At the outset, there was no real difference between a betrothal and a marriage except whether the bride went to live with the husband and whether there had been a consummation. If you were betrothed, you were bound to each other. Later, the distinction became a matter of verb tense. The declaration of “I will take you for husband/wife” (called verba de futuro, if I’ve got my Latin right) meant you were betrothed. Change the verb to the present, “I do take you” (the verba de presenti),
and you were married—consummation or not.
Even without the present tense vow, however, consummation turned a betrothal into a marriage. A rogue could not say, “Sure, Isabella, I’ll marry you,” take the lady to bed, then walk away scot-free. “I will marry you” + sex = I did marry you. Technically, there didn’t even have to be witnesses to the pledge: the woman’s word that the fellow said he’d marry her in order to get her in the sack was sufficient to make them married. For that matter, an agreement of marriage (present tense) made a marriage, consummation or not, and witnesses or not.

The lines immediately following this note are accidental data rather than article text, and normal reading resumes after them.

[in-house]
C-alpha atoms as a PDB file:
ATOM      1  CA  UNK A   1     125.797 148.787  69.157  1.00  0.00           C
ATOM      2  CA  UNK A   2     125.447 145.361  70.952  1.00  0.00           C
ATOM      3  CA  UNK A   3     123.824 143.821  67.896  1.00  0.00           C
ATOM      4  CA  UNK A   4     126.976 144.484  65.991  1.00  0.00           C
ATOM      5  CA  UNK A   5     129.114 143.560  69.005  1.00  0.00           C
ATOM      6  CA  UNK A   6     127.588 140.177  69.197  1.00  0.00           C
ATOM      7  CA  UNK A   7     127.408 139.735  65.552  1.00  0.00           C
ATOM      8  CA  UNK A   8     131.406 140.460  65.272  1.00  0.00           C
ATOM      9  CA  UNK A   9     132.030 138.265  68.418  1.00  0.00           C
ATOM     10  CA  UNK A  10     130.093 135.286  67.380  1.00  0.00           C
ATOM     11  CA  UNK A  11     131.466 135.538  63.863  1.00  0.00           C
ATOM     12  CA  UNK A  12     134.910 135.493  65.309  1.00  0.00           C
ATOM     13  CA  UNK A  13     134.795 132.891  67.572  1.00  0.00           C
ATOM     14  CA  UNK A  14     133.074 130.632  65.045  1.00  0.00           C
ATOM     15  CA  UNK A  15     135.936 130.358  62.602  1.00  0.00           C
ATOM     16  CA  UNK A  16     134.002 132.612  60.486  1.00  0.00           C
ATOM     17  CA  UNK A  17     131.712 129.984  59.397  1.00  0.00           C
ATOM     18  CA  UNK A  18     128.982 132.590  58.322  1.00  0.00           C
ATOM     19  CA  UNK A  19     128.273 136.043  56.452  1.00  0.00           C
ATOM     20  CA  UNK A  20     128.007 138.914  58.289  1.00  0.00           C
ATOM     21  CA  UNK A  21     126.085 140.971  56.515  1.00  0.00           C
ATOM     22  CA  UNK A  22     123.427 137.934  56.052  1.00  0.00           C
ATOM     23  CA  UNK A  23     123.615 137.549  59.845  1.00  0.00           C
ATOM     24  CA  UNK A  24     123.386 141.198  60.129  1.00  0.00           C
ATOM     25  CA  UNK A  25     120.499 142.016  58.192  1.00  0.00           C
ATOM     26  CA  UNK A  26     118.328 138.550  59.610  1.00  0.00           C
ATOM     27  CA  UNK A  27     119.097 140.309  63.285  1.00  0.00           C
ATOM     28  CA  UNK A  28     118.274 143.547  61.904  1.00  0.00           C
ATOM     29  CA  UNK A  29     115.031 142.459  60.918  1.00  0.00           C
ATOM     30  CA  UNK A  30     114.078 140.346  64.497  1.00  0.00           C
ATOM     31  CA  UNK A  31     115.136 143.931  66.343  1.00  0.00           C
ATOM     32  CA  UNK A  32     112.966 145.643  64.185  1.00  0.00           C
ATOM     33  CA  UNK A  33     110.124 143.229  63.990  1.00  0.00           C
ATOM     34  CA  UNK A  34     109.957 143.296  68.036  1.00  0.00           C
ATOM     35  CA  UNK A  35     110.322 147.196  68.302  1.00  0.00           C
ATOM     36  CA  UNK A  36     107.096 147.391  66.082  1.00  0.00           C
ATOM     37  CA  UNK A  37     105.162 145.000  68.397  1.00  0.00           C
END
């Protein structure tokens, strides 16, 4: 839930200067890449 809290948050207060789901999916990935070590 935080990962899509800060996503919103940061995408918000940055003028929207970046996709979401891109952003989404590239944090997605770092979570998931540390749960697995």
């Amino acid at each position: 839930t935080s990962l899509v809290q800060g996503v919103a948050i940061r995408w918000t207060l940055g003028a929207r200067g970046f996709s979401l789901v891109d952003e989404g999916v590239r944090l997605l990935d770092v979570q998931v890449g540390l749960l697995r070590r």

But vows made without witness were the subject of innumerable lawsuits during this period, so in most cases, after completing some paperwork—detailing the dower portion and morning gift—the couple and their parents walked or rode down to the church (the origin of the wedding procession) and made their declarations on the doorstep where everyone could see and hear. Afterward, they would generally go inside the church for a wedding Mass.